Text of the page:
A cross-cultural celebration rings in the next calendar year
New Year’s not only heralds the start of a new calendar year, it also is a time of hope and promise. As many across the world make resolutions and set their sights on a better tomorrow, the joy of new beginnings rings out in celebration around the globe. Here are a few facts about this festive holiday.
Perhaps the best known New Year’s Eve celebration on the globe is the one that takes place in Times Square in New York City. The dropping of the lighted crystal “ball” in Times Square is witnessed live by more than one million people each year, who crowd the city streets to be a part of one of the biggest parties in the world. It is also watched on television by almost a billion viewers worldwide.
A kiss at the stroke of midnight
It is a time-honored tradition that people have a special kiss right at the stroke of midnight. Statistics show that a full 44 percent of Americans say they expect to kiss someone at the turn of the new year. Sadly, another 22 percent of Americans will never get that kiss; they admit that they always fall asleep before midnight on this special evening.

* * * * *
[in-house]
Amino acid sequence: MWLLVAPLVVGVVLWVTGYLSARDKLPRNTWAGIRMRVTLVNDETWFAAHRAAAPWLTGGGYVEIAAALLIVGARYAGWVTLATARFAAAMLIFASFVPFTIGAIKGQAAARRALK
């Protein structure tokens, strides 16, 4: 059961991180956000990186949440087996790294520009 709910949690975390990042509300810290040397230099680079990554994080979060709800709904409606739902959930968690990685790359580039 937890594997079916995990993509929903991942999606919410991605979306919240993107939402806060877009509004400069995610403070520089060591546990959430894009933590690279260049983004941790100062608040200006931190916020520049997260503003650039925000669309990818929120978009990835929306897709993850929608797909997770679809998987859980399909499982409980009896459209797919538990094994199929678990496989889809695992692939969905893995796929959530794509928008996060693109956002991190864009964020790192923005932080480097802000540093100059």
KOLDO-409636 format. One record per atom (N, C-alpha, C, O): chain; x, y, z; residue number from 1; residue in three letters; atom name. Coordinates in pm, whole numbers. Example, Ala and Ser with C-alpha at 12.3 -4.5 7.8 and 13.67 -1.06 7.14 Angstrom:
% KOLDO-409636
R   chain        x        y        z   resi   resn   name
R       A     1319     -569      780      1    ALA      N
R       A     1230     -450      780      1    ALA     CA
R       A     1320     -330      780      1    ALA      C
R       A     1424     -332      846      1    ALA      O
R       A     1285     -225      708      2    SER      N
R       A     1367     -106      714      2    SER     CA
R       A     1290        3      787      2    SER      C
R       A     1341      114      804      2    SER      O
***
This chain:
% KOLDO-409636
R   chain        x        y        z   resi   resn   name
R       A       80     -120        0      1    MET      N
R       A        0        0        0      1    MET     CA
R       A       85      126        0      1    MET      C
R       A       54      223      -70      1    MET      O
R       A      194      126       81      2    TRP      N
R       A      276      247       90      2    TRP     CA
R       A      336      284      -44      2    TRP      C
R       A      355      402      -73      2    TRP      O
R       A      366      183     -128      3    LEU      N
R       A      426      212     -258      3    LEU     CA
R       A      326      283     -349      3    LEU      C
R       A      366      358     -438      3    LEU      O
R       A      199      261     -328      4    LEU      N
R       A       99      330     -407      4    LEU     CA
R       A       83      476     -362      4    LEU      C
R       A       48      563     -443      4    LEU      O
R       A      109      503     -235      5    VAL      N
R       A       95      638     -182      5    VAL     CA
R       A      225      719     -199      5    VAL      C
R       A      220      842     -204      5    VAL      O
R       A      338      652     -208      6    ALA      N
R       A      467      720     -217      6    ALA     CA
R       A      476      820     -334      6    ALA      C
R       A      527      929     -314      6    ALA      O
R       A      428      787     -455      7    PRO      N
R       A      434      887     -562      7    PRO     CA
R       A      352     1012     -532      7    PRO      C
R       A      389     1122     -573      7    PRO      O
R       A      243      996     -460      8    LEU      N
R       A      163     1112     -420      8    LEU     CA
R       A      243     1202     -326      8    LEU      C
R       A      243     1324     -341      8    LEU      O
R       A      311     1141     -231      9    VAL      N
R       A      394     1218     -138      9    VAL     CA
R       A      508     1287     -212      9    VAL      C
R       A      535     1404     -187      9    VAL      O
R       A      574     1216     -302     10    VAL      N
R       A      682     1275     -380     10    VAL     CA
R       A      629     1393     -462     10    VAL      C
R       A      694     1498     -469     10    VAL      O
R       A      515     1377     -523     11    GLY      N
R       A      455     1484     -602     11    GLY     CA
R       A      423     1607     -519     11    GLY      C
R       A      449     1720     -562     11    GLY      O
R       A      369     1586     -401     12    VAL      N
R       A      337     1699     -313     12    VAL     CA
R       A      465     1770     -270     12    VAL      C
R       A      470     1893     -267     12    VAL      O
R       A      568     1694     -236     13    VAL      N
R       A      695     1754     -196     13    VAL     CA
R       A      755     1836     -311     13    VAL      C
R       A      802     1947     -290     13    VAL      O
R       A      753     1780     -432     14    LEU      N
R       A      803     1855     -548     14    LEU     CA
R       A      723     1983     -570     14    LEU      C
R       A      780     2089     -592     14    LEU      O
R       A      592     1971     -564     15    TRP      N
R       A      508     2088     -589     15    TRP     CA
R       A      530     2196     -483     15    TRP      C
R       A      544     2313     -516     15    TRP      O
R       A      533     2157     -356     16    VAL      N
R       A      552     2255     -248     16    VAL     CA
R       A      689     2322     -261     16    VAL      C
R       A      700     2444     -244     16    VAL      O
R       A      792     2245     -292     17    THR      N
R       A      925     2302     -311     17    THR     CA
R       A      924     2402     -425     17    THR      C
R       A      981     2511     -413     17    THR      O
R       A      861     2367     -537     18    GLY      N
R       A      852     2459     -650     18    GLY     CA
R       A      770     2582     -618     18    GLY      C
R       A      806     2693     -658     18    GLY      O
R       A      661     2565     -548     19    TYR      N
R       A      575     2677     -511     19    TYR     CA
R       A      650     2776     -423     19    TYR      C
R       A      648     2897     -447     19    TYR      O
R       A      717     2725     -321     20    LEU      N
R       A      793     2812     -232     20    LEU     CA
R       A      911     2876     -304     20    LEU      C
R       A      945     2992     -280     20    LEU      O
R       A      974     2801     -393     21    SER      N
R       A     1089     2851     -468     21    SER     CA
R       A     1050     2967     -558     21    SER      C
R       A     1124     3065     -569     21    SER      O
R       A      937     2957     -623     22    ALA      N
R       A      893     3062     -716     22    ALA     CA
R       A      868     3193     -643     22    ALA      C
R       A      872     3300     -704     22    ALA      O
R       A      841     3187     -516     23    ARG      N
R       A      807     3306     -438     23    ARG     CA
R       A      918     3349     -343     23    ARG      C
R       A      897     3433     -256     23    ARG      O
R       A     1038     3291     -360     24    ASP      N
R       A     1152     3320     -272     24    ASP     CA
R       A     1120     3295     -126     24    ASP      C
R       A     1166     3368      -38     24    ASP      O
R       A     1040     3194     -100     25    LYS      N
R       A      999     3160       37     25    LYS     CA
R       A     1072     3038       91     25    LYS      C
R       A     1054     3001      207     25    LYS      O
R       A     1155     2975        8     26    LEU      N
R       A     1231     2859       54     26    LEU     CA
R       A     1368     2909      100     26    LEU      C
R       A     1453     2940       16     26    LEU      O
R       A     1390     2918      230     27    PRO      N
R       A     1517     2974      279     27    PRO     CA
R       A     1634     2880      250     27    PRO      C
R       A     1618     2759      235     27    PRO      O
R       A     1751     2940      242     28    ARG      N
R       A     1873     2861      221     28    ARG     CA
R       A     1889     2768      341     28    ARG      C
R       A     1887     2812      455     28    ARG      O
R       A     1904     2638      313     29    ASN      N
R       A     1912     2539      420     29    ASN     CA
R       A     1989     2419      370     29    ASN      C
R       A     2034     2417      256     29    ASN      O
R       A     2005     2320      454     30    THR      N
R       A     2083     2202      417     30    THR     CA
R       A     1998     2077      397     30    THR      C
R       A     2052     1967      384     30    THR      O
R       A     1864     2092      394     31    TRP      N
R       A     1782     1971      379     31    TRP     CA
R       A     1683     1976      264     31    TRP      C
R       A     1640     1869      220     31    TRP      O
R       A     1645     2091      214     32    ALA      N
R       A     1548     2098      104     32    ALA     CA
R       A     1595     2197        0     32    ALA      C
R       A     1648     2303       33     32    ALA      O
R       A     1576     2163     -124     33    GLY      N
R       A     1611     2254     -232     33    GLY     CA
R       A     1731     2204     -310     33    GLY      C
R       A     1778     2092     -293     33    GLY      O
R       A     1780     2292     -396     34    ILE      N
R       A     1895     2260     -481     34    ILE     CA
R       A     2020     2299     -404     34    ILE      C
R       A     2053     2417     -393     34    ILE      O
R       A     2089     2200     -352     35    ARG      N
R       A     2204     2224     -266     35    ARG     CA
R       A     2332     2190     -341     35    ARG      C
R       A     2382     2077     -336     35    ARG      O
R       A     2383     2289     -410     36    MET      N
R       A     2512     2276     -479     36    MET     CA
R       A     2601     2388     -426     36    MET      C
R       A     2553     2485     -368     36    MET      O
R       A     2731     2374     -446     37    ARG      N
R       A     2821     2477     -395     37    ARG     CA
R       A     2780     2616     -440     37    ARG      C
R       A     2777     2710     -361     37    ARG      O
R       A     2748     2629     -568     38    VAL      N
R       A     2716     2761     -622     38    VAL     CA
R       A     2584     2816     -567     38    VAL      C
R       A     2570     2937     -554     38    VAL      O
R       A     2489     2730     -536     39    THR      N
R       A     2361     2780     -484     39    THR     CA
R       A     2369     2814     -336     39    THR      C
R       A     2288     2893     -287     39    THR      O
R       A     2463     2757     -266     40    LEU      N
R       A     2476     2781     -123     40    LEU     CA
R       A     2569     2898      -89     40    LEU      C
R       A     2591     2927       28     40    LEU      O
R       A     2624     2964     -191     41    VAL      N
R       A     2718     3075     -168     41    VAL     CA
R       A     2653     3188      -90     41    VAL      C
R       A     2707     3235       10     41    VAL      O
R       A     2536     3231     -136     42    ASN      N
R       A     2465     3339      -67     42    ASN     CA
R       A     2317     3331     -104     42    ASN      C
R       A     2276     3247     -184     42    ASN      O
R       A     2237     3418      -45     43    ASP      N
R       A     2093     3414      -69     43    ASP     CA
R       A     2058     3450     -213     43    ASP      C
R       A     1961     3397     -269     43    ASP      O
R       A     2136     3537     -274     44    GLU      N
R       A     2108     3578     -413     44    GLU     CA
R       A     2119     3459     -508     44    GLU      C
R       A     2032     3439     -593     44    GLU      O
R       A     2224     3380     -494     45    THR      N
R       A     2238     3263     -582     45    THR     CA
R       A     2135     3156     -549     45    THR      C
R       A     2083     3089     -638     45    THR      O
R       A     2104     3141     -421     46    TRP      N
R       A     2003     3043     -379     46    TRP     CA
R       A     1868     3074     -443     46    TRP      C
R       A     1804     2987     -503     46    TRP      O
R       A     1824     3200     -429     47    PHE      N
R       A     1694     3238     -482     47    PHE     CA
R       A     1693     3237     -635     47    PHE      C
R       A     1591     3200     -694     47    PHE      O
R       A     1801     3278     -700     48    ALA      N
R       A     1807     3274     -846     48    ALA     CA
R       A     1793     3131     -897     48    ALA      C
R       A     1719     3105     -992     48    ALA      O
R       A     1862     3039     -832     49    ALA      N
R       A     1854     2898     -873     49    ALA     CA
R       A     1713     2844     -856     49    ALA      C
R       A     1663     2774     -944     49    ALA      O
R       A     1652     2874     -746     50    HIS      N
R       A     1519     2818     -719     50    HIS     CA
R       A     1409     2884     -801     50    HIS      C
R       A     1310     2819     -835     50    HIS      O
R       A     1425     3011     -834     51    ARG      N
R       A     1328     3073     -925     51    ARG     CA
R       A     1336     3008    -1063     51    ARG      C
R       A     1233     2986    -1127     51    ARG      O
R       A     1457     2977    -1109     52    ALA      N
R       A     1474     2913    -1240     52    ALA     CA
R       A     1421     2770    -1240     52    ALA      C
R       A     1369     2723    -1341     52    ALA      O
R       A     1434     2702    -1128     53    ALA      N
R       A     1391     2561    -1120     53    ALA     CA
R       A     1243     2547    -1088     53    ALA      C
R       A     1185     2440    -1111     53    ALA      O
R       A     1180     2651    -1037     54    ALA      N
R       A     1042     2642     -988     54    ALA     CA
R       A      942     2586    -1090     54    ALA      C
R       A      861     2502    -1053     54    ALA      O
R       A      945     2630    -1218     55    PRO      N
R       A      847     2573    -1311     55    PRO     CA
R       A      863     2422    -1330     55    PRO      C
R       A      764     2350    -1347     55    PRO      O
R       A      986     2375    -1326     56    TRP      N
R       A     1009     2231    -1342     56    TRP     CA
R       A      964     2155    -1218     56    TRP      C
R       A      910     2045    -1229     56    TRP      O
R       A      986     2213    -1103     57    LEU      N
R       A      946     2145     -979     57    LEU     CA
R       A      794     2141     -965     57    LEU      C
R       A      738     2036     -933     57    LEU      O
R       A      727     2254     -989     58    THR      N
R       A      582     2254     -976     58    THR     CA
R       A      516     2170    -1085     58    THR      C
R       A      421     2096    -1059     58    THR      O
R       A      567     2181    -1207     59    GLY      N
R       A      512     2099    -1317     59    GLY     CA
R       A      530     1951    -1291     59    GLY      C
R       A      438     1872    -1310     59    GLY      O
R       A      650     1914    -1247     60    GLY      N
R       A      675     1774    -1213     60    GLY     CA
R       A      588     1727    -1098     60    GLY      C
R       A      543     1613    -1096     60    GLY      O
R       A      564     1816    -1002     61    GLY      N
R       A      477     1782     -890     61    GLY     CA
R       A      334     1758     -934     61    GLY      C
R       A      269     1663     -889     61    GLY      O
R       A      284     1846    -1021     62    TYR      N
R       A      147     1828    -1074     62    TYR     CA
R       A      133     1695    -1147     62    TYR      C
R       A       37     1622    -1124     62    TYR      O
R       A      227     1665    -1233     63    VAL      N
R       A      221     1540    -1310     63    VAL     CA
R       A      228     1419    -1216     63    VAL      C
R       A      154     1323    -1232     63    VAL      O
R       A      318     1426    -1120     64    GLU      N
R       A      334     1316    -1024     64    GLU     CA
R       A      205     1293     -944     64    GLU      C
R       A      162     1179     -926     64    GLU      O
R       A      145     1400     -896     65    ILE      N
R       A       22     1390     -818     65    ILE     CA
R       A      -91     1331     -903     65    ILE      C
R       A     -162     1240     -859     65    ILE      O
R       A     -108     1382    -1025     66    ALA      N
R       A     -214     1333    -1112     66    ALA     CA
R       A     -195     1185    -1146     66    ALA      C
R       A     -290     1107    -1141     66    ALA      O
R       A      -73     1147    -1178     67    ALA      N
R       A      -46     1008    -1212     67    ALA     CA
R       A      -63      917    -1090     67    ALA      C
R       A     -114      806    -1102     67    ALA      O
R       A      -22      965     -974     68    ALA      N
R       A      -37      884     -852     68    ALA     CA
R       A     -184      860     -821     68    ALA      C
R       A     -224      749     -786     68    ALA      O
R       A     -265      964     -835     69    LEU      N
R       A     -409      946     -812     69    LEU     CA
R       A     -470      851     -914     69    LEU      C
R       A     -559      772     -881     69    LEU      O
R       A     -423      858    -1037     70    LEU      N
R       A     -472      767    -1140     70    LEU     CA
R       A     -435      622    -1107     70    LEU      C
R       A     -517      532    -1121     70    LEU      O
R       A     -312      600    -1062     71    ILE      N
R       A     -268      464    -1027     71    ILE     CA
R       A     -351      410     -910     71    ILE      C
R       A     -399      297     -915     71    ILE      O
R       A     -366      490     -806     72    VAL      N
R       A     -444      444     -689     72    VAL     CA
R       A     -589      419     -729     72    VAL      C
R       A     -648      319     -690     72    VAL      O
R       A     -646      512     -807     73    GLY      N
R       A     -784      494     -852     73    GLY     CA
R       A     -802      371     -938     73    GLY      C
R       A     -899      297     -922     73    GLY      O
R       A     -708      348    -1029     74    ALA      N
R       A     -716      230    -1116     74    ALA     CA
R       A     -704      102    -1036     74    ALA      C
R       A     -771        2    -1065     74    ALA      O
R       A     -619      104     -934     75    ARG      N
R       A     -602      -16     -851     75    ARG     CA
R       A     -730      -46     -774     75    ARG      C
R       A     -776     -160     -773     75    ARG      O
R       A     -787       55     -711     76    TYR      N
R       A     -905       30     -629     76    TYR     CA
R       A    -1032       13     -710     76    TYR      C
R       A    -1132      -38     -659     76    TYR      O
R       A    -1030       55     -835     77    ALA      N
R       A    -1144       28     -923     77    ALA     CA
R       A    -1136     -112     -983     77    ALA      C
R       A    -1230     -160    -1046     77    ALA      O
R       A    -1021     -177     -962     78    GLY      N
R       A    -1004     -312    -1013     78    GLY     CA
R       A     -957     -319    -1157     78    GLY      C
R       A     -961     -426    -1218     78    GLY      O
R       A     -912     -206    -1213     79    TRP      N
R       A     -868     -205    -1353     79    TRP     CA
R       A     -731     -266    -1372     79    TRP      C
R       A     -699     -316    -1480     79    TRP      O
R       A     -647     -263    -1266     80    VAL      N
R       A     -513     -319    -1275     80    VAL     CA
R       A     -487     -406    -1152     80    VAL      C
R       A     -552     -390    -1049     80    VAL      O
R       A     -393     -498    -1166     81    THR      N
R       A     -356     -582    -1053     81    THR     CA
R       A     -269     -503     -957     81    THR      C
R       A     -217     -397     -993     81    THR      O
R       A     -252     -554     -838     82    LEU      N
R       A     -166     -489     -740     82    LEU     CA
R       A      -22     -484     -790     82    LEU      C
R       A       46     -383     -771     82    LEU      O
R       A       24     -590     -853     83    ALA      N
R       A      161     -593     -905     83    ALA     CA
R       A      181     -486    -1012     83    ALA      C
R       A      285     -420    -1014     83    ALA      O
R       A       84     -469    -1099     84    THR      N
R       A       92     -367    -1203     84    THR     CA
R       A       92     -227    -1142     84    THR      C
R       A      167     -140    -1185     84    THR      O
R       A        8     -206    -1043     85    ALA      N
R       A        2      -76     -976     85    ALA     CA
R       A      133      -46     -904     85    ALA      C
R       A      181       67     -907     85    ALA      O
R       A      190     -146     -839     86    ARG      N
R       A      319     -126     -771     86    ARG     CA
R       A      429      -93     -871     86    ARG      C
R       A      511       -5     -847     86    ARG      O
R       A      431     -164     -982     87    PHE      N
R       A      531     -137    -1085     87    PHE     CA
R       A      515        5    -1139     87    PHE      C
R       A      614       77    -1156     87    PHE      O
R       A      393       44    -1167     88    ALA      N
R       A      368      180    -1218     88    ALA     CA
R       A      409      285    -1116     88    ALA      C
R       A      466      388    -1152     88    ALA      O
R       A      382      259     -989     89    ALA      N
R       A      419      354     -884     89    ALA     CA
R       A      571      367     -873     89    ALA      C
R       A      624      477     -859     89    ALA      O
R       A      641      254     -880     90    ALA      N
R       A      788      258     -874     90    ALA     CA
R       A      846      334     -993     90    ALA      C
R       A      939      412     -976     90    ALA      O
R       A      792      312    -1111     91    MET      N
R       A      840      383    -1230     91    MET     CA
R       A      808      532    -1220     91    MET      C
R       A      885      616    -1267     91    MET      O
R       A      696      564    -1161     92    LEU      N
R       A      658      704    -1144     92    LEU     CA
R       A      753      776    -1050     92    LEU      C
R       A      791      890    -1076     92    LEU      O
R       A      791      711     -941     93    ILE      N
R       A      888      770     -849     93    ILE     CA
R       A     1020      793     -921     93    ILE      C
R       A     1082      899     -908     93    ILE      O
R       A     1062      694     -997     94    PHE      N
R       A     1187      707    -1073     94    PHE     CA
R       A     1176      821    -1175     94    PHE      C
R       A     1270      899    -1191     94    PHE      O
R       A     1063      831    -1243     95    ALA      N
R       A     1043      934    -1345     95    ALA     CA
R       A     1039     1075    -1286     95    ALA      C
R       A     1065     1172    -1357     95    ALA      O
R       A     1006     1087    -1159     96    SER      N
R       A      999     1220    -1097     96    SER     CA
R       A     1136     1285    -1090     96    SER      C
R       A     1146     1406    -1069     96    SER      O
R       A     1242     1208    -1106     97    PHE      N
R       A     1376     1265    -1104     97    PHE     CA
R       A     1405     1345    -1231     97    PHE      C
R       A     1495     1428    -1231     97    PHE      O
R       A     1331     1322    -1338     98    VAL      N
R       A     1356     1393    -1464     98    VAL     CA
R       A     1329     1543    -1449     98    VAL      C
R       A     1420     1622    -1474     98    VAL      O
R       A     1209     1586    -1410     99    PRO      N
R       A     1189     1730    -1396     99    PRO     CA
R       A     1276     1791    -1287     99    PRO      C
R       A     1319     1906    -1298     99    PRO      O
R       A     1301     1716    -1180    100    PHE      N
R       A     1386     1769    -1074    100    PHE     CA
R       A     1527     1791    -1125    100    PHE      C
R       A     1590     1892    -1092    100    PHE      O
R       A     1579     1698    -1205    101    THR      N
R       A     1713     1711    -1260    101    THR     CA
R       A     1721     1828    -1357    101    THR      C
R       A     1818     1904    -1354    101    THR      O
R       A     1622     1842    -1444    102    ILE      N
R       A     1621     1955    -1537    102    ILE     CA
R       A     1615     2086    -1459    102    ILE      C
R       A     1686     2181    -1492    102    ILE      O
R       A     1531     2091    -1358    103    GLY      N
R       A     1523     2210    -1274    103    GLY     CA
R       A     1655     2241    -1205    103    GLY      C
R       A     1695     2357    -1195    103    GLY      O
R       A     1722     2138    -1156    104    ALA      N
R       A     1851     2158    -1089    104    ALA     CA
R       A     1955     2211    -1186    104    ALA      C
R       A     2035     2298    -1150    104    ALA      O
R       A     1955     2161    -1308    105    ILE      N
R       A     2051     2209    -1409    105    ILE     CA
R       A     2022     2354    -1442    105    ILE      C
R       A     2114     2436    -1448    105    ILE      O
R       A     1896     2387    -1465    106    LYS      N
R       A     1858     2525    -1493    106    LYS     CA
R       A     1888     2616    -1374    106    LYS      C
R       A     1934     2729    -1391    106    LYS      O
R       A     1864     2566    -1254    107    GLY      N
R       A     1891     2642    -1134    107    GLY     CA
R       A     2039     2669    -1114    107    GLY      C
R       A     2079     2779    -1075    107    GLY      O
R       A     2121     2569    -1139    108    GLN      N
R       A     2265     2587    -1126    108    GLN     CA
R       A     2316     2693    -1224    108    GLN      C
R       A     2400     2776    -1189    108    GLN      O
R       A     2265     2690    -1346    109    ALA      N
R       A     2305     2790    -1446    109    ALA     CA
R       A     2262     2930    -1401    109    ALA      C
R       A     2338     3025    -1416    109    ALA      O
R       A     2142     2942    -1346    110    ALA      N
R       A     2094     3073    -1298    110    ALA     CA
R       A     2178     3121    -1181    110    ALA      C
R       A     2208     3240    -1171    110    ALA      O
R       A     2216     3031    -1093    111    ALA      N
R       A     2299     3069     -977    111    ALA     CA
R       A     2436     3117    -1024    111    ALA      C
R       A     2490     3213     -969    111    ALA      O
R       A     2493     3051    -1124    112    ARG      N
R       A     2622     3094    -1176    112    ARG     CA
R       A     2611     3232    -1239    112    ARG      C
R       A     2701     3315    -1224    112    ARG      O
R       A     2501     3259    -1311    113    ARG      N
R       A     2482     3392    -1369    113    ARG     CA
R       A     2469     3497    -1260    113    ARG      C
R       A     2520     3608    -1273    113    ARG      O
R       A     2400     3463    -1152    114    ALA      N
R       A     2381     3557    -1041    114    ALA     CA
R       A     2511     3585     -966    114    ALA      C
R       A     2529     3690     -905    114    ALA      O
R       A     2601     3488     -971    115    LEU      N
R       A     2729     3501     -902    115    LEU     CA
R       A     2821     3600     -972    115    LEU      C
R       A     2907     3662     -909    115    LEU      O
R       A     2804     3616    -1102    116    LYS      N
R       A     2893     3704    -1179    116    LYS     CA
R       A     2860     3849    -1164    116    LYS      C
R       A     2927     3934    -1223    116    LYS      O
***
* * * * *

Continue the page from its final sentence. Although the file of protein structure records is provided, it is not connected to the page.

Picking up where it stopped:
The history of the day
New Year’s celebrations actually date back more than 4,000 years. Even though we didn’t have the calendar as we know it, the ancient Babylonians celebrated the new year at the first full moon after the spring equinox. In ancient Egypt, the new year began each year when the Nile flooded. A new year on Jan. 1 was first instituted in the western world by Julius Caesar in 46 B.C.
For those making resolutions on New Year’s, there are a few common promises that crop up time and again. Among Americans, 45 percent claim to make a resolution, and most of them are related to weight loss, getting organized, saving money, staying fit or stopping smoking.
Foods of luck
Across the world, many cultures have a tradition of eating certain foods at New Year’s for “good luck.” In Italy, Germany, Ireland and the U.S., people traditionally prepare beans and leafy greens, which are supposed to signify financial success. In Japan, the food of choice is long noodles, which signify hopes of a long life. In The Netherlands, Mexico and Greece, the New Year’s treat consists of a ringed cake or other confection, which signifies that the year has come “full circle.”
Whether you decide to spend this evening every year with a special someone or eating a lucky food in front of the television watching the “ball drop,” it is interesting to consider how this holiday has such an impact on people the world over. No doubt, it is the hope for better times and a bright future that gives it such appeal.
This article is presented by Jack Maxton Chevrolet in Worthington, Ohio